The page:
ECB research shows that government spending undermines economic performance

The number one message from this ECB research is that lawmakers – at the very least – need to follow Mitchell’s Golden Rule and make sure that government spending grows slower than the private sector

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The Left have rallied against cuts, but the evidence shows that they are needed
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Daniel J. Mitchell
On 14 December 2011 10:47

Last but not least, the ECB study analyses various budget process reforms. There’s a bit of jargon in this excerpt, but it basically shows that spending limits (presumably policies similar to Senator Corker’s CAP Act or Congressman Brady’s MAP Act) are far better than balanced budget rules.

…we use three indices constructed by the European Commission (overall rule index, expenditure rule index, and budget balance and debt rule index). …The former incorporates each index individually whereas the latter includes interacted terms between fiscal rules and government size proxies. Particularly under the total government expenditure and government spending specifications…we find statistically significant positive coefficients on the overall rule index and the expenditure rule index, meaning that having these fiscal numerical rules improves GDP growth for these set of EU countries.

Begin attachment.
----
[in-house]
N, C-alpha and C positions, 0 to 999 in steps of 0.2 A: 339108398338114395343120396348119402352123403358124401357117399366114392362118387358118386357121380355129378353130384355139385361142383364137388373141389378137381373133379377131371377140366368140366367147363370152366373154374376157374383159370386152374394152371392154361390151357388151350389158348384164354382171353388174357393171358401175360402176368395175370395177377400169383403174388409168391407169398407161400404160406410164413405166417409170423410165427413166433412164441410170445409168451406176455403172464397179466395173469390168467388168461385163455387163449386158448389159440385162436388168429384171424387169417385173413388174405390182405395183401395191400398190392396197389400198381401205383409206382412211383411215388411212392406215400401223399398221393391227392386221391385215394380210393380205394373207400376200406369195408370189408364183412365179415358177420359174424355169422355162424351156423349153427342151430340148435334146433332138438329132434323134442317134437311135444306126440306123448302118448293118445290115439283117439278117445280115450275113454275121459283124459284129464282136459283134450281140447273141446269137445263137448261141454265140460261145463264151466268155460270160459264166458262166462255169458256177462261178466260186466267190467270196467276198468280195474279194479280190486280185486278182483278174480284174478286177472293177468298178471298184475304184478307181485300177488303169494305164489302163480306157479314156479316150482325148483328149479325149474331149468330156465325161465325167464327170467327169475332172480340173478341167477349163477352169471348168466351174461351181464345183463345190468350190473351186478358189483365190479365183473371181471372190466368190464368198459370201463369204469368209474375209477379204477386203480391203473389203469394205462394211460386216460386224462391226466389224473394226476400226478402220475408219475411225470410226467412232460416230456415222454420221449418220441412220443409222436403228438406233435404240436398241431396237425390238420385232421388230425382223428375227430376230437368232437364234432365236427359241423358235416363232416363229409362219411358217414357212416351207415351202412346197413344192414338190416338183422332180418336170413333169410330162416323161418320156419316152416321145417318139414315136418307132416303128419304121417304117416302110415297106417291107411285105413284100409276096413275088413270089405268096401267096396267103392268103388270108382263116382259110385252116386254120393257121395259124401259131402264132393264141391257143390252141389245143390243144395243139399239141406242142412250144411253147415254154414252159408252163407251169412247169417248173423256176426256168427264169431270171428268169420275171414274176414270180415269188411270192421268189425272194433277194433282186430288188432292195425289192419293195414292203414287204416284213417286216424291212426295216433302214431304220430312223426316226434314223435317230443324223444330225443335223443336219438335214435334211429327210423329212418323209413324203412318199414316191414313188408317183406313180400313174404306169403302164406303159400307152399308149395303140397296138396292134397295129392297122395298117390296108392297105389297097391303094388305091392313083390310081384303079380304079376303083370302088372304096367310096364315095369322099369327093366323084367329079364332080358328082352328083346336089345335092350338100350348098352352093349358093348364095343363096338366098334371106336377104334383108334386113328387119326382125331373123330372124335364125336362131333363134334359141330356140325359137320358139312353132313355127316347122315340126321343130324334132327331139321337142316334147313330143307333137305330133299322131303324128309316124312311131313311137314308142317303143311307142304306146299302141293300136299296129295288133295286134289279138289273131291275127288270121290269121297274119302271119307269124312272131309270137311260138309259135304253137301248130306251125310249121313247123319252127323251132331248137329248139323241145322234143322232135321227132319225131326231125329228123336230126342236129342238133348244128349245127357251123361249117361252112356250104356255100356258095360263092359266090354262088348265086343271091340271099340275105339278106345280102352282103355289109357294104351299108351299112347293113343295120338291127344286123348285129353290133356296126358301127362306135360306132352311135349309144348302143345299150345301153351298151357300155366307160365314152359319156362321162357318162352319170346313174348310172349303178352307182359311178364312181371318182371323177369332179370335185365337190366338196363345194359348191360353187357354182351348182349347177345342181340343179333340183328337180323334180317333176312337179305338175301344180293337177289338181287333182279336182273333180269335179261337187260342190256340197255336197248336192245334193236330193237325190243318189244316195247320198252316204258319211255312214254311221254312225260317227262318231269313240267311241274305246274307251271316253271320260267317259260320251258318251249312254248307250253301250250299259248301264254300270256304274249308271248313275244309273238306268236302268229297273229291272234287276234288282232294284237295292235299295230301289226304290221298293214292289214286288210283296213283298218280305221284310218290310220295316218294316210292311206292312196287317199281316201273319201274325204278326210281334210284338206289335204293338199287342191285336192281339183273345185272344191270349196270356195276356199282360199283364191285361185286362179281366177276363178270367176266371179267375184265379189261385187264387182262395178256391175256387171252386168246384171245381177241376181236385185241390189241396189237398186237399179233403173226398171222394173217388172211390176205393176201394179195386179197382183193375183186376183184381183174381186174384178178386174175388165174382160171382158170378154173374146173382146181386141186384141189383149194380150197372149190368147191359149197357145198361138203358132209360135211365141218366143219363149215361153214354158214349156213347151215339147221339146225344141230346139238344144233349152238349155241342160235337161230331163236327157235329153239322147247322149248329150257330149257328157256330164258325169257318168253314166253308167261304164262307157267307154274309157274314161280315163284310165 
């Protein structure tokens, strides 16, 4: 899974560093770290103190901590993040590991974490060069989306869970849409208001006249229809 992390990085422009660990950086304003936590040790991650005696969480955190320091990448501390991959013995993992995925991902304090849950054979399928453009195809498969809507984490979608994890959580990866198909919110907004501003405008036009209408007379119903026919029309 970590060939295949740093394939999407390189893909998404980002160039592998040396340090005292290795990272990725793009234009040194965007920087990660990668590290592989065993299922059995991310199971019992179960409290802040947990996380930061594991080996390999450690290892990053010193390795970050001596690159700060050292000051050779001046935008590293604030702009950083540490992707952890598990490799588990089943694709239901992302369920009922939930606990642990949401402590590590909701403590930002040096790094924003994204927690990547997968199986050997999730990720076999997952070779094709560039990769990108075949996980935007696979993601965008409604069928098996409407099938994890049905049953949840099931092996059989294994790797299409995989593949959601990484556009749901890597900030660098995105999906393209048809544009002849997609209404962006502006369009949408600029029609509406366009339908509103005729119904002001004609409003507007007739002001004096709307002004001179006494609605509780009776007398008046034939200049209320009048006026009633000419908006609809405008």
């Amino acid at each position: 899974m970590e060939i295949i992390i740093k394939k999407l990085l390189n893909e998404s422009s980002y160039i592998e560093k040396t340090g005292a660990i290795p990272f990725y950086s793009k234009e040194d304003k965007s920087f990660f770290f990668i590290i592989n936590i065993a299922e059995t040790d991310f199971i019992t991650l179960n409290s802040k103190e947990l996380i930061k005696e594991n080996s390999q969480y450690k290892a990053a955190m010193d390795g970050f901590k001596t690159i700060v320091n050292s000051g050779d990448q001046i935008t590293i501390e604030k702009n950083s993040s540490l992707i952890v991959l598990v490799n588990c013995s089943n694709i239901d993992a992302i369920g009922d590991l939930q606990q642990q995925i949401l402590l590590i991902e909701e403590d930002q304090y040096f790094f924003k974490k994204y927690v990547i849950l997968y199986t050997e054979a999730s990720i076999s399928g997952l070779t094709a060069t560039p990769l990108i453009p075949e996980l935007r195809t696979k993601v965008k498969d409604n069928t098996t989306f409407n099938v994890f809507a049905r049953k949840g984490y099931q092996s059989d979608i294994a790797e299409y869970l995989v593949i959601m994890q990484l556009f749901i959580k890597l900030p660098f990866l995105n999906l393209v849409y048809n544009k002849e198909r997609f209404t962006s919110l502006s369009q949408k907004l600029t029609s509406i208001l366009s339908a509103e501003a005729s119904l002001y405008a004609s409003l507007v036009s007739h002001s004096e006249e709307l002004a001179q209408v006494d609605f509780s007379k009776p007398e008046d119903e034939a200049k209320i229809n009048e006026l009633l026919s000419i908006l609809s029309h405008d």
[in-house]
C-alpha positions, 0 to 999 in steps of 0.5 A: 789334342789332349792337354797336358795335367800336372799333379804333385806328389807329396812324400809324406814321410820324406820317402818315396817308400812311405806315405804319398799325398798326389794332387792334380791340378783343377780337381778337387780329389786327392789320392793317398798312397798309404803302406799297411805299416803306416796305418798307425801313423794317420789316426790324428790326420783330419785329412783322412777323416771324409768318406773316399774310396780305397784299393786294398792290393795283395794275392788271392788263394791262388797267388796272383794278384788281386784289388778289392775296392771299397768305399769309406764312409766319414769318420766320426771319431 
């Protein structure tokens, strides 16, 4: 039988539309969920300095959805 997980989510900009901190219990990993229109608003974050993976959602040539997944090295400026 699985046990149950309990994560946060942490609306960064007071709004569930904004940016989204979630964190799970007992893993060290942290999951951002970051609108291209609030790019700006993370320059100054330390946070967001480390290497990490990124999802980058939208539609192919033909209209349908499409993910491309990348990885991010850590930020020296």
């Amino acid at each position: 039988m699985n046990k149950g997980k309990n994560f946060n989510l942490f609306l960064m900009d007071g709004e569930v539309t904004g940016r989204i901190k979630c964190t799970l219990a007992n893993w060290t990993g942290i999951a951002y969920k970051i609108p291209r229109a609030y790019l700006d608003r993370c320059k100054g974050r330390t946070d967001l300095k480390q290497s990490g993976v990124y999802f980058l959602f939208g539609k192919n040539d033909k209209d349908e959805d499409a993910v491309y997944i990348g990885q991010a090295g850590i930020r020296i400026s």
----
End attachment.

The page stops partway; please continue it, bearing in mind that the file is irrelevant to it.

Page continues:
This research is important because it shows that rules focusing on deficits and debt (such as requirements to balance the budget) are not as effective because politicians can use them as an excuse to raise taxes.

At the risk of citing myself again, the number one message from this new ECB research is that lawmakers – at the very least – need to follow Mitchell’s Golden Rule and make sure government spending grows slower than the private sector. Fortunately, that can happen, as shown in this video.

 

 

But my Golden Rule is just a minimum requirement. If politicians really want to do the right thing, they should copy the Baltic nations and implement genuine spending cuts rather than just reductions in the rate of growth in the burden of government.

Daniel J. Mitchell is a Senior Fellow at the Cato Institute, the free-market, Washington D.C. think tank. His articles are cross-posted on his blog by agreement

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